Mountain Rescue are called out regularly because people are missing or injured on the mountains of Great Britain. Different teams operate in different parts of the country and are all completely manned by volunteers, and financed by charitable donations. The teams can be called out because a walker has been reported as overdue, or because someone has become injured. People who ring in themselves as they have lost their way can often be talked down by phone as long as they can give a good description of where they are, and if they haven’t got themselves into a difficult position. But much of the mountain rescue’s time is spent just searching for that lost person – whether someone has reported them as missing, or whether it’s someone who cannot identify exactly where they are.
Each rescue can cost many thousands of £s, particularly when a helicopter is required to help. It is certainly not unknown for multiple teams from different bases to be deployed, as well as search and rescue dogs and the RAF just to locate one missing person. And if that person is injured, the time taken to reach them can be a critical factor in whether or not they will make a full recovery.
So anything that can help the mountain rescue teams improve their search efficiency is obviously something well worth exploring. And that’s exactly what the University of Central Lancashire are attempting to do together with the Patterdale Mountain Rescue team which covers the Ullswater area in the English Lake District in the aeroSee Project. This project involves the used of an unmanned air vehicle, a drone. Aviation authorities are still developing and refining the regulations for the use of these unmanned vehicles, and this project is part of the research to try to evaluate what benefits to society there could be.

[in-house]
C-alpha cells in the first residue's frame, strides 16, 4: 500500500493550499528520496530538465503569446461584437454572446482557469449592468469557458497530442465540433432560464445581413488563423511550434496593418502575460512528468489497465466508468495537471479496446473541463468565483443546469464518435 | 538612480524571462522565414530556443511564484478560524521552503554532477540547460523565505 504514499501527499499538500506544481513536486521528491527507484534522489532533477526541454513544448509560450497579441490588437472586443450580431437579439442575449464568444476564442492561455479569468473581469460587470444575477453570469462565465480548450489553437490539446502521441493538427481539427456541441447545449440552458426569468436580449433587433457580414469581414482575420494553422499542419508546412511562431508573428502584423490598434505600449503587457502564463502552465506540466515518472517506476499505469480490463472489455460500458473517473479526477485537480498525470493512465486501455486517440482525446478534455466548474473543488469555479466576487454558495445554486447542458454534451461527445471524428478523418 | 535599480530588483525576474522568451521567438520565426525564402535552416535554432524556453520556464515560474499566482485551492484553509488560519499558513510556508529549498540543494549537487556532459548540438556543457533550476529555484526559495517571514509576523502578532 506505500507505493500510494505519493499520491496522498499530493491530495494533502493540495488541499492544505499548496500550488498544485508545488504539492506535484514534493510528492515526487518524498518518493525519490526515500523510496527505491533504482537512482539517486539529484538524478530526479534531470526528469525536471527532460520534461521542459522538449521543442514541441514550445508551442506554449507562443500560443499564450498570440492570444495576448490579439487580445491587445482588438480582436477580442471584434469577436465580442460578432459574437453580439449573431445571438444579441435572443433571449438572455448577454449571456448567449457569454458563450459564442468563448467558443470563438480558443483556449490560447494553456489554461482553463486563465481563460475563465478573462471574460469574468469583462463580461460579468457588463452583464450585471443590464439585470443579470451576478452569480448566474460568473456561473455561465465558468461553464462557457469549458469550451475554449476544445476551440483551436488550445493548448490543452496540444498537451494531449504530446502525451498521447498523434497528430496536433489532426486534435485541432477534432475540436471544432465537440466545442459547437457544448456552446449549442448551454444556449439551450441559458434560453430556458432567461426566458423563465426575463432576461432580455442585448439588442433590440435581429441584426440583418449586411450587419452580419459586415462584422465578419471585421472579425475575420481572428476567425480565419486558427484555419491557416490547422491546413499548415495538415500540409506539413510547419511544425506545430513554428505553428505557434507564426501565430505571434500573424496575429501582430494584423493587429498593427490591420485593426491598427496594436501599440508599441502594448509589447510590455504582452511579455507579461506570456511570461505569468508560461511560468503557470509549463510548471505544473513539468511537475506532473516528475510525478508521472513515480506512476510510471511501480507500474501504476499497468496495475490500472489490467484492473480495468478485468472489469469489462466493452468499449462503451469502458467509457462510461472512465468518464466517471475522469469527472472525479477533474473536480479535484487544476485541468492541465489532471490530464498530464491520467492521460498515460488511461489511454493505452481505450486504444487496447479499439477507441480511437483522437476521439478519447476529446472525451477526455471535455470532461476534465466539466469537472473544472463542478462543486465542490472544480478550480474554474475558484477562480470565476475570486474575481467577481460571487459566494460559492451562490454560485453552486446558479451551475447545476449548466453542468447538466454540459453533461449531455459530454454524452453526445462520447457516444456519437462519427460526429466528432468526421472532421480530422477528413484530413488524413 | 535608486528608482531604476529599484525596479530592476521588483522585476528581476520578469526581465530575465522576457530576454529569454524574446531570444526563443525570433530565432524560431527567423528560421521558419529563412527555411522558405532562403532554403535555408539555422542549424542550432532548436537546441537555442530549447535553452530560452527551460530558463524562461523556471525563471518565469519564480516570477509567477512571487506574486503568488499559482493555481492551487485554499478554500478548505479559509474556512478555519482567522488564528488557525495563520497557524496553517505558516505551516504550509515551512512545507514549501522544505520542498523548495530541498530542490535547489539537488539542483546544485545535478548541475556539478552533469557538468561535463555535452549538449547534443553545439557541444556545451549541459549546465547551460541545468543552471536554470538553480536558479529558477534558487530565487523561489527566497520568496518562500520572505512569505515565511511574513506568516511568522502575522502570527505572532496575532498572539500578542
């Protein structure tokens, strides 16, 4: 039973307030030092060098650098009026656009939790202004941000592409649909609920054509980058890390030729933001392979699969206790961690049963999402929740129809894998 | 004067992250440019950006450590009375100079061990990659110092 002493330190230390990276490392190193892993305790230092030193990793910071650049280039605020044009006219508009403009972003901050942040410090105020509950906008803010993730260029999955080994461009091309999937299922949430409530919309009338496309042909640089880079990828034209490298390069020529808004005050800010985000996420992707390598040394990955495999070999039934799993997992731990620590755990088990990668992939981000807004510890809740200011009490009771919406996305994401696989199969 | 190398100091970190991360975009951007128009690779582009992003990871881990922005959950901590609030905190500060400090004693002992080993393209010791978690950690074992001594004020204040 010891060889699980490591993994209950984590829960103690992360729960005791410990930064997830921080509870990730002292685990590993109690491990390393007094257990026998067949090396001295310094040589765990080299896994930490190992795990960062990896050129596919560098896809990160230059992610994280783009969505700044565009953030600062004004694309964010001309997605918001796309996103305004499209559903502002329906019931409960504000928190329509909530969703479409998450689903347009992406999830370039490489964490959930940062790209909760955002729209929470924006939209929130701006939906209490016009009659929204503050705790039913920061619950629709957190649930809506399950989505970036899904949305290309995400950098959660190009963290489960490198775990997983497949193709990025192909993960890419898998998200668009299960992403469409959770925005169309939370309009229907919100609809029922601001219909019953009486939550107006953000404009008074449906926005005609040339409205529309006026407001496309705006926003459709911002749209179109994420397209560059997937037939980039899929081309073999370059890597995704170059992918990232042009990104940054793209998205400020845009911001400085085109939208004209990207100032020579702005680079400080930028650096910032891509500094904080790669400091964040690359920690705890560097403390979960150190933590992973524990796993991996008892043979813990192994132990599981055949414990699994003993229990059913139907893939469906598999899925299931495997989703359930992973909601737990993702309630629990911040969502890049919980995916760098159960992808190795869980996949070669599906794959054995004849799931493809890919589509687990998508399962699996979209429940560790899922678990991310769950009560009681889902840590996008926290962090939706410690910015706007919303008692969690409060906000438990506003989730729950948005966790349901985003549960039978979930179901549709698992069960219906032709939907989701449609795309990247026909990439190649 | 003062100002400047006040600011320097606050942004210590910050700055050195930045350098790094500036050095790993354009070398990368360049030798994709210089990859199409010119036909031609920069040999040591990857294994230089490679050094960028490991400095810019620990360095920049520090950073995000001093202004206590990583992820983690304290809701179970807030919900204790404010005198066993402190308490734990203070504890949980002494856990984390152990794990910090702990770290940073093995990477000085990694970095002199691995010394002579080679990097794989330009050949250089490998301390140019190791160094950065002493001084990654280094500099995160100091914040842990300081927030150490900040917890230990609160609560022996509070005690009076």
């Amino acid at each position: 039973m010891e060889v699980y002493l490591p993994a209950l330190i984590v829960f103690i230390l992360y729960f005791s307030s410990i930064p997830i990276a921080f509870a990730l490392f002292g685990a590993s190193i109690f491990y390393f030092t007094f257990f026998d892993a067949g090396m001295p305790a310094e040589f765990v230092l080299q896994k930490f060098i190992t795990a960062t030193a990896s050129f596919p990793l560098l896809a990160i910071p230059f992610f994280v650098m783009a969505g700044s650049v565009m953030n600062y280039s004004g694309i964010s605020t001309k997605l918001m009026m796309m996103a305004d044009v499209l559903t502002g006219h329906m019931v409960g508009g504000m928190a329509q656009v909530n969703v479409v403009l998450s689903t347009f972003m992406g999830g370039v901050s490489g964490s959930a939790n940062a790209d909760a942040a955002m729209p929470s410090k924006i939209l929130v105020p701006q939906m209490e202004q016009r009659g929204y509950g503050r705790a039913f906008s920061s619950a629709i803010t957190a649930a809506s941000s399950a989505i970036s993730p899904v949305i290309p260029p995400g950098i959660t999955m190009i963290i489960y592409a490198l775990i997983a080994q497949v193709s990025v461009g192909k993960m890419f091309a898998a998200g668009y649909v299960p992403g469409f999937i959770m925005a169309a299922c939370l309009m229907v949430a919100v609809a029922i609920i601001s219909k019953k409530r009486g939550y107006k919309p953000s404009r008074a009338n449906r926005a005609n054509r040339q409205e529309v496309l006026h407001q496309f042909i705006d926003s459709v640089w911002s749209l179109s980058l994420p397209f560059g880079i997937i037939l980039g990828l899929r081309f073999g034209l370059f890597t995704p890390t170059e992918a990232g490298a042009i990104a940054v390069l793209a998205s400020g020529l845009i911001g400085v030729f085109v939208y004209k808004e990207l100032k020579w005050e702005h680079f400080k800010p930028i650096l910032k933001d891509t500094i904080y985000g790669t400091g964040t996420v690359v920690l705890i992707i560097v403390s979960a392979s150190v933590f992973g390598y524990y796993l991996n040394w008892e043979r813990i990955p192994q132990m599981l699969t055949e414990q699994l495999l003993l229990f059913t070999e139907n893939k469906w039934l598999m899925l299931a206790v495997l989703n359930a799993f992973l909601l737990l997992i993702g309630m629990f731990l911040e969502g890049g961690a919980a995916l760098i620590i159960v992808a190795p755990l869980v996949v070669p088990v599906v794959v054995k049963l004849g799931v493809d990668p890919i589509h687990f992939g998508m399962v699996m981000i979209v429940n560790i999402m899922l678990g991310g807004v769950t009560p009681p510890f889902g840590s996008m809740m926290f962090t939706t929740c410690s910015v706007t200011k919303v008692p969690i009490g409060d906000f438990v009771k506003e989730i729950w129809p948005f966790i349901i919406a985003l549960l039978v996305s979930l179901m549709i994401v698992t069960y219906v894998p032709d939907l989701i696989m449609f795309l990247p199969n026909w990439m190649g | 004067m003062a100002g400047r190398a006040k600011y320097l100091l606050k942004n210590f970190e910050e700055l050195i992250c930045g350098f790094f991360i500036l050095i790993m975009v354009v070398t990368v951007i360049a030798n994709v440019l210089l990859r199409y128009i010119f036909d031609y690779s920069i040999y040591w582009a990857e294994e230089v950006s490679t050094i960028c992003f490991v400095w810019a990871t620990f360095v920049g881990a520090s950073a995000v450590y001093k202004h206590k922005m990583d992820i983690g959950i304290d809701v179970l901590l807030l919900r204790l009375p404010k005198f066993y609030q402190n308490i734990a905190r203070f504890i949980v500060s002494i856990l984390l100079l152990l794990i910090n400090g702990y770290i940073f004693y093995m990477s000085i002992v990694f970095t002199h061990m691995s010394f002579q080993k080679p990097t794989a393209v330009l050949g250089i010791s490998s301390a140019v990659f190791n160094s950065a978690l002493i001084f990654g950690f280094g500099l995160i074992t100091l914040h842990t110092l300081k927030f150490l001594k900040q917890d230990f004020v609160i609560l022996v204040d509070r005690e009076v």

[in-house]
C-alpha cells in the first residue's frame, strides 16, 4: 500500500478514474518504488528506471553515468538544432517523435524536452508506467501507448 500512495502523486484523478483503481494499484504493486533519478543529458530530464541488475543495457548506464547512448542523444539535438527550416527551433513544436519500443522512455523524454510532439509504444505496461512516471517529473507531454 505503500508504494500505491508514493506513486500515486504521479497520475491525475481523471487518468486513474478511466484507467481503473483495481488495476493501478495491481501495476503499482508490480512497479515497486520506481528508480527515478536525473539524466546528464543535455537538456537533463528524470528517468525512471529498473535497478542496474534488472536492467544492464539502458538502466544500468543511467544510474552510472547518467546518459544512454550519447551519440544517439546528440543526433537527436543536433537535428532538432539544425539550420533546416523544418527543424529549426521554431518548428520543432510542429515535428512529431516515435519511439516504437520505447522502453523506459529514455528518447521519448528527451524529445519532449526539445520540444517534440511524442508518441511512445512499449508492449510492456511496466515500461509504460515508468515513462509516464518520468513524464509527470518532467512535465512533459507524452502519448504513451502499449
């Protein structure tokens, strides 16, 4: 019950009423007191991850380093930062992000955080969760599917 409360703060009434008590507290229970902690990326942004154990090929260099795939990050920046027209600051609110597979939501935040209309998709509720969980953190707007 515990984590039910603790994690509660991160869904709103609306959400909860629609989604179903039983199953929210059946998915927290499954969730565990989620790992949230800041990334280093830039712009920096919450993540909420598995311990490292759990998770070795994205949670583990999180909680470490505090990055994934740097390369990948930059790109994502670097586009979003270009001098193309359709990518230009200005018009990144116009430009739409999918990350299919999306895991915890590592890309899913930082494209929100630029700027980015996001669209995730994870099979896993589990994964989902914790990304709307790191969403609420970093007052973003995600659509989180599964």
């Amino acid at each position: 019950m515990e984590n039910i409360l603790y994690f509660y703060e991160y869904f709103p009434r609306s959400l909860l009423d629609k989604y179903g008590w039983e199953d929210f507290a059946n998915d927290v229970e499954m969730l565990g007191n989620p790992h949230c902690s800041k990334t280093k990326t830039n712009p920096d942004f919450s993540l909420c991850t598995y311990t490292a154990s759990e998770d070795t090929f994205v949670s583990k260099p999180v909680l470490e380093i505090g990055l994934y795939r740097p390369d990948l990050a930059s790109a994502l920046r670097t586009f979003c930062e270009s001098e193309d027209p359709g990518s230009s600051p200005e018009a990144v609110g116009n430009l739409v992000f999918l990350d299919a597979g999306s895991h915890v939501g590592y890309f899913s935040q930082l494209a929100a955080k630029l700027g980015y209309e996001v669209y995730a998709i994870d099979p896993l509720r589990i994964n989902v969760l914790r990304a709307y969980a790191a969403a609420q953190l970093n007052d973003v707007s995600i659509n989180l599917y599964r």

The drone takes pictures as it flies over the area, and volunteers analyse the data from their own computers in the comfort of their home. Rather than relying on one pair of eyes, crowd sourced data from a large number of users is analysed using complicated algorithms so that mountain rescue teams can be directed to the most likely sightings. i.e. a number of people would need to click on the same object in the same photo for it to be assessed as a valid sighting.
Today’s was the first such test of using volunteers, together with this technology, to see if the time taken to locate and rescue a person in difficulty on the mountain can be reduced. The trial started at 12.30 pm today, and ran until 6pm, and volunteers could log in over this time and view images and tag anything of interest. Prior to today there had been an opportunity for a practice run.
I took part today, on behalf of MountainWalk, in all viewing 871 images and finding something of note in about 28 in the space of about an hour – the results will be out on Saturday so it’s too soon to say whether I’d make a good Search Agent. It is all too easy to mistake a rock or shadow for a person!
At least today wasn’t for real, and just a practice run to see if this innovative approach would work. But if it’s as successful as the university and Patterdale Mountain Rescue think it will be it could be a vital next step in reducing mountain rescue costs and saving lives. Virtual rescuers could be in any part of the country, or indeed the world, and the crowd sourced help could change the face of mountain rescue. I certainly wouldn’t mind volunteering for real – just as long as my scores from today don’t mean that I totally missed the casualty!
It’s worth remembering that in order for someone to know they have to come and find you, they have to know you are lost in the first place! MountainWalk has drafted a Walker’s Form which can be completed with as many details as you want (start point, expected route etc.) and left with someone before you set out – this can be a friend, relative or hotel reception. If you don’t return on time then an alarm can be raised! Click here for the Walker’s Details Form